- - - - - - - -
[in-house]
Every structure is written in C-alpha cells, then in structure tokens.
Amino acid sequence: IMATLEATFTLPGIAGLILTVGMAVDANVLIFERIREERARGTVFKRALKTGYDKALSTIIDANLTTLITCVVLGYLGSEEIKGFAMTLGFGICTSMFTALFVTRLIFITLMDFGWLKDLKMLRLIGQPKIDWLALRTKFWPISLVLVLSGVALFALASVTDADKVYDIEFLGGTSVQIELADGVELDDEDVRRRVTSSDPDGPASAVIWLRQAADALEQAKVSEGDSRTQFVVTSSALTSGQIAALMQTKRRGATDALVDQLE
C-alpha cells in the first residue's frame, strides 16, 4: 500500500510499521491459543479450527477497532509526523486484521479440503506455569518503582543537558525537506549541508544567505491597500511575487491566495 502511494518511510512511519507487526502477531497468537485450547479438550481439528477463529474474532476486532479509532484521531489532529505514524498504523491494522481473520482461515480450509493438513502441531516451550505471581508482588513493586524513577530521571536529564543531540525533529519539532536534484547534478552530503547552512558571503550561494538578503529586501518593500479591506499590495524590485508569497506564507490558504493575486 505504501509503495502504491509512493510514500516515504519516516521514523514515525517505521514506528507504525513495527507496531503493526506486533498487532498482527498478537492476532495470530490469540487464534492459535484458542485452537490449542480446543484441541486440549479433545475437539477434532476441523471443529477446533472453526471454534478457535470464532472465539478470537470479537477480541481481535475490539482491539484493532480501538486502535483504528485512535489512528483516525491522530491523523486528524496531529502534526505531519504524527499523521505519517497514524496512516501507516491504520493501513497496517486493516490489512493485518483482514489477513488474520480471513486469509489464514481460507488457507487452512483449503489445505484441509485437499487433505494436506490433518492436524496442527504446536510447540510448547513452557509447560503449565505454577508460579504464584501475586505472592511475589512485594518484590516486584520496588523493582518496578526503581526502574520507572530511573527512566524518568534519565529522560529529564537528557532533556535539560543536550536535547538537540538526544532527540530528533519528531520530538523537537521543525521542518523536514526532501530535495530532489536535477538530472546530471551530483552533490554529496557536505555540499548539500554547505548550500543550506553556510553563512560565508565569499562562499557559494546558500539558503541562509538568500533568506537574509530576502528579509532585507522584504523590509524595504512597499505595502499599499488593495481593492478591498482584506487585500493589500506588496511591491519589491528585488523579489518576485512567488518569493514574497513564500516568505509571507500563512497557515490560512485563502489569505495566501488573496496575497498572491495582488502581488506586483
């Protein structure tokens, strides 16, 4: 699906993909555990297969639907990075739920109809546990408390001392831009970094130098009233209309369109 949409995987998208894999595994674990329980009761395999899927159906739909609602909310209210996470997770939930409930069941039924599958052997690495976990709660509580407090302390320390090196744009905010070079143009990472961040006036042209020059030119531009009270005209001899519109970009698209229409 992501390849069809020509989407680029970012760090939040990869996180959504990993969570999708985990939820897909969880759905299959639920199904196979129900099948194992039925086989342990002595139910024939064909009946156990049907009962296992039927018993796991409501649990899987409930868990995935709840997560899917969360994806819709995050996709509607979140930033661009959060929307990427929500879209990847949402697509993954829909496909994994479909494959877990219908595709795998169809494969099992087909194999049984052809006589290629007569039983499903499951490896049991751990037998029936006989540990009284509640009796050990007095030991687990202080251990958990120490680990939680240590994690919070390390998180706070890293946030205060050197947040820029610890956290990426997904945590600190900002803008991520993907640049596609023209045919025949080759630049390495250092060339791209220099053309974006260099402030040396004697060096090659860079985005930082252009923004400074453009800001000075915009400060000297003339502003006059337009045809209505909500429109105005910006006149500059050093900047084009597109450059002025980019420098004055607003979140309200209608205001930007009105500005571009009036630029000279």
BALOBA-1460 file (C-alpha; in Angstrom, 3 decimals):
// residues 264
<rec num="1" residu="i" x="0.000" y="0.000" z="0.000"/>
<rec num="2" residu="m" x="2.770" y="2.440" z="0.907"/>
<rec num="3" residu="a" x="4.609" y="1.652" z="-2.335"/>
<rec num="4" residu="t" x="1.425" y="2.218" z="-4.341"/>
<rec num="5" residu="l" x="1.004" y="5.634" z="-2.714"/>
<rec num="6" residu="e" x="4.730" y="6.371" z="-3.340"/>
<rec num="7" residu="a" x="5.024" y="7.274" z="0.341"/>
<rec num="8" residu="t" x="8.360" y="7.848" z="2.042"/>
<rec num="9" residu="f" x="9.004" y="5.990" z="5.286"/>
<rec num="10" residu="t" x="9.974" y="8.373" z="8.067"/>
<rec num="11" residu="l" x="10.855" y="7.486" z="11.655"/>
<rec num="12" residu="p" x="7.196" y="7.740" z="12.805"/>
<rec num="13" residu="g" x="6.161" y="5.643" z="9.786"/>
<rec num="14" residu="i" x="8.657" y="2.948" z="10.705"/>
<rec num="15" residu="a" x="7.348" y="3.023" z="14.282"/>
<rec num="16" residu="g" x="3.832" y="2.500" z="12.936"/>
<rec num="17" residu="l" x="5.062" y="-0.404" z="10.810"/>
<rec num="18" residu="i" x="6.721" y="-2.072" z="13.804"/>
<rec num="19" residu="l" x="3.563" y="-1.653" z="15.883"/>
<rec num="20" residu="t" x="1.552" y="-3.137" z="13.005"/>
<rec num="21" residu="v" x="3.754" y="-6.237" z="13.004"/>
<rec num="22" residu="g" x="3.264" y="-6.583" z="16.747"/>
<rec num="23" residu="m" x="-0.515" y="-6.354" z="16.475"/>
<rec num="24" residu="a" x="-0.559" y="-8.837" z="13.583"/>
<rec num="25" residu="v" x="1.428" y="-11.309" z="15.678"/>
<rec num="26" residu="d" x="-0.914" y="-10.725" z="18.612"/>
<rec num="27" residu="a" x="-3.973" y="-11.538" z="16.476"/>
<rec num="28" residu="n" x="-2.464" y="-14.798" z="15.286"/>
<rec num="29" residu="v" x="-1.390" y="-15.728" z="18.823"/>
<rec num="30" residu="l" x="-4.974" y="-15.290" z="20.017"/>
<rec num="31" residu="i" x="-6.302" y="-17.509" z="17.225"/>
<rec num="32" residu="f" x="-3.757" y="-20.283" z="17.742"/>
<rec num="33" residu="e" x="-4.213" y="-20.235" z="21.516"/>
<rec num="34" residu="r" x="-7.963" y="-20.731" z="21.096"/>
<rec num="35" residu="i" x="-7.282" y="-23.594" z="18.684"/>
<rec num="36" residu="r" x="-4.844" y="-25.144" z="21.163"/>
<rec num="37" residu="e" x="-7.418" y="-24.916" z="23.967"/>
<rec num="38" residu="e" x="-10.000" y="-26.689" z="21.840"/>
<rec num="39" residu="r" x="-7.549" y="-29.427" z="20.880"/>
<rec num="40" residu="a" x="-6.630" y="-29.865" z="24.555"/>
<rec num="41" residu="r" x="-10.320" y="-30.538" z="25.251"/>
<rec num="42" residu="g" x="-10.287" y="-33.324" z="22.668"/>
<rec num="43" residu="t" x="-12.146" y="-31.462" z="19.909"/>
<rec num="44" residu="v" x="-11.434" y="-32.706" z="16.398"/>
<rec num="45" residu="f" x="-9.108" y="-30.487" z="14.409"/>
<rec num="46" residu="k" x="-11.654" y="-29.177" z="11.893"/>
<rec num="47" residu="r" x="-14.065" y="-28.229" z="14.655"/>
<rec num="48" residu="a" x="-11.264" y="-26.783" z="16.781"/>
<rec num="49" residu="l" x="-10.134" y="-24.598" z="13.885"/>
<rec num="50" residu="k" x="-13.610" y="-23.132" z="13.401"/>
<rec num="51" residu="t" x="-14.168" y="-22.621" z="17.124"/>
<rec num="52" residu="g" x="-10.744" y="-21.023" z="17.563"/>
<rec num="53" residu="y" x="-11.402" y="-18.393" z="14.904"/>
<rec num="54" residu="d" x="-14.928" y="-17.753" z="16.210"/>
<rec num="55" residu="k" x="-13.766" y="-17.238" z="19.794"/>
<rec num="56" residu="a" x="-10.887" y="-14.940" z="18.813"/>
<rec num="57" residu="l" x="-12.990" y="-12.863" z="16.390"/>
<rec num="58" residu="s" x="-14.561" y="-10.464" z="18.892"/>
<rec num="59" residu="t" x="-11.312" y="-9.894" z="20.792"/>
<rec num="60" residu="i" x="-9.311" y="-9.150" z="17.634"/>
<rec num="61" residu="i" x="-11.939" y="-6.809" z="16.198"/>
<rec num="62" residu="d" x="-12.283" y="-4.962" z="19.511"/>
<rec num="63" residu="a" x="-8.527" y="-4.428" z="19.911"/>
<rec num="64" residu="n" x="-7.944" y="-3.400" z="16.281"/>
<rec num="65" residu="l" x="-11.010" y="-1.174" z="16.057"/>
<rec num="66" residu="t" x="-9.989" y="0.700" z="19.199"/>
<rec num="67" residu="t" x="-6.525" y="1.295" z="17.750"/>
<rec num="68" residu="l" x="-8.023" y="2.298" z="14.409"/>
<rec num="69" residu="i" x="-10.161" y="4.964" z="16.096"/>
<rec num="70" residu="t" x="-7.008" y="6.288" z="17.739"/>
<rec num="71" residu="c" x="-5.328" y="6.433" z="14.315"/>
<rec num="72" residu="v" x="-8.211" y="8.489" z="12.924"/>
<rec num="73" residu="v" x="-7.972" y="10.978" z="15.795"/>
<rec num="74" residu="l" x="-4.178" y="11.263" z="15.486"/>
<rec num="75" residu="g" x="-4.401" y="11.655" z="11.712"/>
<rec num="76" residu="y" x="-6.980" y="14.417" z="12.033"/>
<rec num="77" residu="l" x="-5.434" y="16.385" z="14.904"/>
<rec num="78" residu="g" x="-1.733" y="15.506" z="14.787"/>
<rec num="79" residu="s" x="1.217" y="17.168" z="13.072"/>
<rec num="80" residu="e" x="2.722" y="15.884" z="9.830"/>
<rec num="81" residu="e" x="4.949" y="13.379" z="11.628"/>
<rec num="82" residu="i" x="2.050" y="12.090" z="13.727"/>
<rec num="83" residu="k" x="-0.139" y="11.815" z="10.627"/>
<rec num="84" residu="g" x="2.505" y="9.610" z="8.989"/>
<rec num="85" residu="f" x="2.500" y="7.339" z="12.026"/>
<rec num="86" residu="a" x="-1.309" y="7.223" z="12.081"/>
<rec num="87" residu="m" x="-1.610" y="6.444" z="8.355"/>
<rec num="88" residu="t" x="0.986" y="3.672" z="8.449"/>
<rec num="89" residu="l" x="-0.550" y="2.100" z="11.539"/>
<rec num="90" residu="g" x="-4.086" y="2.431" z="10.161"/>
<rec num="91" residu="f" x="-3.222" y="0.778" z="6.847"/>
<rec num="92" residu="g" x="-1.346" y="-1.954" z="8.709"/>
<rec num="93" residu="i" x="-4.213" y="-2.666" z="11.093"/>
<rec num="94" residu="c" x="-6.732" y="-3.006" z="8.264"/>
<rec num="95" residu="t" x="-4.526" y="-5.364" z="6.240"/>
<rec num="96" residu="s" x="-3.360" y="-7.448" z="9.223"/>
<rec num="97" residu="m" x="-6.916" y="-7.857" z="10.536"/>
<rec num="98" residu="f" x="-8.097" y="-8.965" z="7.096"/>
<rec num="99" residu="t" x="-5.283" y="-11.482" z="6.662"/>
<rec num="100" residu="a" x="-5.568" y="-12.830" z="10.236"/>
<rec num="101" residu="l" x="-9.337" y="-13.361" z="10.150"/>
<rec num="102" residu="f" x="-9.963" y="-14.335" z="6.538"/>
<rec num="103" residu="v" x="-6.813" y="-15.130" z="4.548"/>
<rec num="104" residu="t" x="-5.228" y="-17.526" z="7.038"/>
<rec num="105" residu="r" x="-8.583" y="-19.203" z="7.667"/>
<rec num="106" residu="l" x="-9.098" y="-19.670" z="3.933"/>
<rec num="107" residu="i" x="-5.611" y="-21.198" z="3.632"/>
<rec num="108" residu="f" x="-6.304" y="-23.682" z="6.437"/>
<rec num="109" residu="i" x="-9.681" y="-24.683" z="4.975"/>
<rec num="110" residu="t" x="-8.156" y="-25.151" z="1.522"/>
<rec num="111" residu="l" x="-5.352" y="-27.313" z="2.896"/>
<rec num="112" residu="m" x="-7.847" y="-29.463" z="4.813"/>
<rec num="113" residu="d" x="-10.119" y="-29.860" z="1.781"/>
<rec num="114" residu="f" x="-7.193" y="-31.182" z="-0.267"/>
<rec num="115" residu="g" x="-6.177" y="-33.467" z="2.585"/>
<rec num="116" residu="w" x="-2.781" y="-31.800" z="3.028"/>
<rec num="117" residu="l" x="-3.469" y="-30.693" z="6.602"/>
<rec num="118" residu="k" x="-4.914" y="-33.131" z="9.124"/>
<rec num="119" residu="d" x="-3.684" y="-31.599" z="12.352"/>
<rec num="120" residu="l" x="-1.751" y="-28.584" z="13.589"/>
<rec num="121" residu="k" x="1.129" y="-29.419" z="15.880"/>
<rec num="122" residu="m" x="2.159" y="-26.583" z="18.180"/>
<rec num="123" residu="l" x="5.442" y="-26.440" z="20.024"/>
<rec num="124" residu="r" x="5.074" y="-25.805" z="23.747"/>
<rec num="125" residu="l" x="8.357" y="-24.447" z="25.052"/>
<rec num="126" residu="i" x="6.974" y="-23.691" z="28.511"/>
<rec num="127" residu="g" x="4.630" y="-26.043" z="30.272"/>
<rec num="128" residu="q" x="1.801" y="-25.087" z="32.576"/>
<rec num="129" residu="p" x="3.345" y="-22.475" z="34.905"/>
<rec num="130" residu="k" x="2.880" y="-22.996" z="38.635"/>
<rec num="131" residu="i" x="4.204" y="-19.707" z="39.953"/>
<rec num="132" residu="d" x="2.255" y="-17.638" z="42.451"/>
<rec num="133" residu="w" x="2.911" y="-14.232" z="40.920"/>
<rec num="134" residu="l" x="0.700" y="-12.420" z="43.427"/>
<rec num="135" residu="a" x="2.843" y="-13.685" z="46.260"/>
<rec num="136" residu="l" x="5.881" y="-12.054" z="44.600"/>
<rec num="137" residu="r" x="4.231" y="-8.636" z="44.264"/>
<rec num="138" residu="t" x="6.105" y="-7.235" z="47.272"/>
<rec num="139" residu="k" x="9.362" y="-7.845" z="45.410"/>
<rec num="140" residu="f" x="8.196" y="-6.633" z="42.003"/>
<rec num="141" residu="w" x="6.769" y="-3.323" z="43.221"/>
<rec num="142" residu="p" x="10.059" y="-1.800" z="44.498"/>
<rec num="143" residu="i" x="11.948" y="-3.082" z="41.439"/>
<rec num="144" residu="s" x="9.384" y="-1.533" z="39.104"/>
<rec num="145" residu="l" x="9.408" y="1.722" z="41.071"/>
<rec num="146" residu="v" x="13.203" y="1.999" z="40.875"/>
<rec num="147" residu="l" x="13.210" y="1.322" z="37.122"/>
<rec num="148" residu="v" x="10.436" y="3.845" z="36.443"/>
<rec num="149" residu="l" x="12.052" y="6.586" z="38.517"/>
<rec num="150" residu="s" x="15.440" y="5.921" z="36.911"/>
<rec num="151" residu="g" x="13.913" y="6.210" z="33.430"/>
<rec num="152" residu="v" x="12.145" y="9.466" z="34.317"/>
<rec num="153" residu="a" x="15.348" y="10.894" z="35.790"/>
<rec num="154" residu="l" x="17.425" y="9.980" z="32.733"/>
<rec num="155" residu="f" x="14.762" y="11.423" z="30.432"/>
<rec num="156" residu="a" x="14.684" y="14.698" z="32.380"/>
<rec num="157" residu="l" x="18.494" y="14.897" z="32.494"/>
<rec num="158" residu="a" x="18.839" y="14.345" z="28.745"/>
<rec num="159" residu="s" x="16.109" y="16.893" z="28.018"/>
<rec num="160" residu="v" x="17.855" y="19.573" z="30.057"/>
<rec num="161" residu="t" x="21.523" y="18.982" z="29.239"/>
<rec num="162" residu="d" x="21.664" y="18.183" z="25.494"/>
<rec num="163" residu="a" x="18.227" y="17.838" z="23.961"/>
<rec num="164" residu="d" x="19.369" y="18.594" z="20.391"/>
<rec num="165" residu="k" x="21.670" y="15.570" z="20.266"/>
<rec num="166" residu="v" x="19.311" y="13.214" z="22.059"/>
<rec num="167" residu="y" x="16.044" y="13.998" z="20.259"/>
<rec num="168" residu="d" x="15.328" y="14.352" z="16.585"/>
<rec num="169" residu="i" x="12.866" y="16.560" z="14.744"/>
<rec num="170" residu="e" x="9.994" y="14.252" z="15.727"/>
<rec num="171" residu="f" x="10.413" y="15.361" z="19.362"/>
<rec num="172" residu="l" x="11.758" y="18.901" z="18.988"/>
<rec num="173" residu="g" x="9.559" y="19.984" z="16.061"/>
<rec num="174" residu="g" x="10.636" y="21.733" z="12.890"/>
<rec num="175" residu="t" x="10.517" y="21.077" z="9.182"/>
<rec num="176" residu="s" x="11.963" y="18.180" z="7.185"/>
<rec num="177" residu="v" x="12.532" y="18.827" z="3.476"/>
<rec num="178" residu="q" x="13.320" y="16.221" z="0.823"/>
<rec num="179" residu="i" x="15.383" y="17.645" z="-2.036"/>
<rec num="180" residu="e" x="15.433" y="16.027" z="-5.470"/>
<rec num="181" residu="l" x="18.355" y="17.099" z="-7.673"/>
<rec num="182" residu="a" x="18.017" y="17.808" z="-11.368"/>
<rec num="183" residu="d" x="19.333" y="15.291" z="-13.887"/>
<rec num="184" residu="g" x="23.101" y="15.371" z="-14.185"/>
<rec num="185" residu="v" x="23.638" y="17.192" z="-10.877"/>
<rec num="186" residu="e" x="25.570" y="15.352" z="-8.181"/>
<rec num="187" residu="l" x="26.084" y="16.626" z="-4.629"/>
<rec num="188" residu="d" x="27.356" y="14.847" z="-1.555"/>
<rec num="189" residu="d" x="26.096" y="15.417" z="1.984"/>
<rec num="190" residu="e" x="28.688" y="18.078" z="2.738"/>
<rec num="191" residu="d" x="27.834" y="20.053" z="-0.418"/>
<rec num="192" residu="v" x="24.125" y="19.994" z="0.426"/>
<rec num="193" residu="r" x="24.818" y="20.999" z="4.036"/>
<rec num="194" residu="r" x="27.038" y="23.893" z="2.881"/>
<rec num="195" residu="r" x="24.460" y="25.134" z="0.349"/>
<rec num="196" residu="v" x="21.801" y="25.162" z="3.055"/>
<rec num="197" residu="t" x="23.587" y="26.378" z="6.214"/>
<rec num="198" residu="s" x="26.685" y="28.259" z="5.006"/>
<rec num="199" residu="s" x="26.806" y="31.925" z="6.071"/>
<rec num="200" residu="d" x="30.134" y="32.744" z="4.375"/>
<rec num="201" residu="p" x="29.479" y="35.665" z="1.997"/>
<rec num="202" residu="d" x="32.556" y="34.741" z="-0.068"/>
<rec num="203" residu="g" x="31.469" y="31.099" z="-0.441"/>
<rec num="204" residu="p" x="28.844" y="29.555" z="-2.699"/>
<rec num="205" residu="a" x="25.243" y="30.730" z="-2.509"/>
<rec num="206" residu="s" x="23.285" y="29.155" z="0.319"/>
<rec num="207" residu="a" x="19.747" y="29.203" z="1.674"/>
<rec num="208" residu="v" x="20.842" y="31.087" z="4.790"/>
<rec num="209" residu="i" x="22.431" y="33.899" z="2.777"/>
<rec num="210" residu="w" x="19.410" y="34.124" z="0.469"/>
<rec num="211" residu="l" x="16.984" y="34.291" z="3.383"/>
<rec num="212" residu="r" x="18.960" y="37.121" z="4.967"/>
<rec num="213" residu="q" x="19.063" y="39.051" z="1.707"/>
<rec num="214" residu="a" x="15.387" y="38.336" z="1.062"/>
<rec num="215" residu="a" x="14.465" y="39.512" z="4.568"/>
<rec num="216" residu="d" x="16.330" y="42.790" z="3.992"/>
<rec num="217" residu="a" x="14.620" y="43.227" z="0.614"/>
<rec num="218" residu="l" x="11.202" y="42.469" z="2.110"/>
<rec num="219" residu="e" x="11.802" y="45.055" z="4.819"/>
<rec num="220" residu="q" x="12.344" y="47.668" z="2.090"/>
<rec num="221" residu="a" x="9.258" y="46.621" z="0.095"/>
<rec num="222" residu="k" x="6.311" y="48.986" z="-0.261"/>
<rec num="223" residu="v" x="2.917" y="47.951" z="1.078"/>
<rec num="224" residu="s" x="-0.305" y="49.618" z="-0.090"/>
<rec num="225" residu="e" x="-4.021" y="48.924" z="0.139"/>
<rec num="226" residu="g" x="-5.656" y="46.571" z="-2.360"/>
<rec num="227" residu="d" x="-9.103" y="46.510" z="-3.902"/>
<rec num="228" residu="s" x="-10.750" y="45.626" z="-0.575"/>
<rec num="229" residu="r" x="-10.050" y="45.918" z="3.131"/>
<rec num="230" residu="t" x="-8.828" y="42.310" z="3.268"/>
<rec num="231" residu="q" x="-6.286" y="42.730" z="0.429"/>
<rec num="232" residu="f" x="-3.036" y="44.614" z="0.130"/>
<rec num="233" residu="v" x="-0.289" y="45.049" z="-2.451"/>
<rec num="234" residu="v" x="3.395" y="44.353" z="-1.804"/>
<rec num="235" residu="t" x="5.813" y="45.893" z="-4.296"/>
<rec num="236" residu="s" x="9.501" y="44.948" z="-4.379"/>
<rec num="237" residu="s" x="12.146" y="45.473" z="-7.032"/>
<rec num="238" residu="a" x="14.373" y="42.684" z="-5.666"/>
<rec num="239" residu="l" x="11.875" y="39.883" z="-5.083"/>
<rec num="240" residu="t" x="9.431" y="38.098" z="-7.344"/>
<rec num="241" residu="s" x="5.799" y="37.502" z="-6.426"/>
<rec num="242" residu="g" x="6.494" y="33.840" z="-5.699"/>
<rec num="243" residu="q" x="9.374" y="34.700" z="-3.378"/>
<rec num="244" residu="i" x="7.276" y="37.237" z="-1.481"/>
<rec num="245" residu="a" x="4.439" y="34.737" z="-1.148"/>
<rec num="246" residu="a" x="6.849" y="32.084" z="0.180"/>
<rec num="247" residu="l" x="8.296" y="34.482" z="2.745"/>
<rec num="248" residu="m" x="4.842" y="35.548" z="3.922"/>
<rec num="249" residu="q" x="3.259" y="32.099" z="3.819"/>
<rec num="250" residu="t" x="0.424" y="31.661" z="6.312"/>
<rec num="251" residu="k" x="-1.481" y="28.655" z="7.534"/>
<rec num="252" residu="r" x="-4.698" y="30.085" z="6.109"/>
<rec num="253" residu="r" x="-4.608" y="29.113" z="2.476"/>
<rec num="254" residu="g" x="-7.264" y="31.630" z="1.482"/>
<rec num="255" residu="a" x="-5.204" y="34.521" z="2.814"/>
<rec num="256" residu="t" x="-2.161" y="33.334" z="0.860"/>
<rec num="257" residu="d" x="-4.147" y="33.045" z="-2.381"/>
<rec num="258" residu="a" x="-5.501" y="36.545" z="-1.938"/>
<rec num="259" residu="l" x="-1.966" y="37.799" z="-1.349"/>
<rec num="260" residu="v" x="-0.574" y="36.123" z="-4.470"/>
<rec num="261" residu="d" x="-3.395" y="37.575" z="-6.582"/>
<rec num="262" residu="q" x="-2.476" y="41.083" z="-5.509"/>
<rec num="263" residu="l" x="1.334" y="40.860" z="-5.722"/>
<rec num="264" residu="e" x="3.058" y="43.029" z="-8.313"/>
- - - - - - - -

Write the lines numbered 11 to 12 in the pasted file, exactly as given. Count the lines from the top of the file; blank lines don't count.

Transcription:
<rec num="4" residu="t" x="1.425" y="2.218" z="-4.341"/>
<rec num="5" residu="l" x="1.004" y="5.634" z="-2.714"/>